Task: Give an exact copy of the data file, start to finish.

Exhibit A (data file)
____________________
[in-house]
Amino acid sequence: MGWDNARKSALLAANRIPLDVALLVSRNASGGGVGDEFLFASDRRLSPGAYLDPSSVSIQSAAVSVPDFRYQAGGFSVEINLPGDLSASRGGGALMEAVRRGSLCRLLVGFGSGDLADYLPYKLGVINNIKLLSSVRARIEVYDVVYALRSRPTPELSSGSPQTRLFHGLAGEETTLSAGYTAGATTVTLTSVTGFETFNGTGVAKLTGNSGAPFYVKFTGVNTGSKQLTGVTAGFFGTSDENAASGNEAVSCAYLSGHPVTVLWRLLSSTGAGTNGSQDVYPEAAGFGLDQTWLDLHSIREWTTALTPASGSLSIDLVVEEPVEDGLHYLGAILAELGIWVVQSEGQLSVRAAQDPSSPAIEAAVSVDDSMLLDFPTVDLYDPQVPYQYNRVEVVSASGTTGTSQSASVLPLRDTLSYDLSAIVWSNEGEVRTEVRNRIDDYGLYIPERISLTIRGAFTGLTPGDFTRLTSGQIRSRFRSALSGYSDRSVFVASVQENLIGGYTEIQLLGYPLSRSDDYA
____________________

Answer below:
[in-house]
Amino acid sequence: MGWDNARKSALLAANRIPLDVALLVSRNASGGGVGDEFLFASDRRLSPGAYLDPSSVSIQSAAVSVPDFRYQAGGFSVEINLPGDLSASRGGGALMEAVRRGSLCRLLVGFGSGDLADYLPYKLGVINNIKLLSSVRARIEVYDVVYALRSRPTPELSSGSPQTRLFHGLAGEETTLSAGYTAGATTVTLTSVTGFETFNGTGVAKLTGNSGAPFYVKFTGVNTGSKQLTGVTAGFFGTSDENAASGNEAVSCAYLSGHPVTVLWRLLSSTGAGTNGSQDVYPEAAGFGLDQTWLDLHSIREWTTALTPASGSLSIDLVVEEPVEDGLHYLGAILAELGIWVVQSEGQLSVRAAQDPSSPAIEAAVSVDDSMLLDFPTVDLYDPQVPYQYNRVEVVSASGTTGTSQSASVLPLRDTLSYDLSAIVWSNEGEVRTEVRNRIDDYGLYIPERISLTIRGAFTGLTPGDFTRLTSGQIRSRFRSALSGYSDRSVFVASVQENLIGGYTEIQLLGYPLSRSDDYA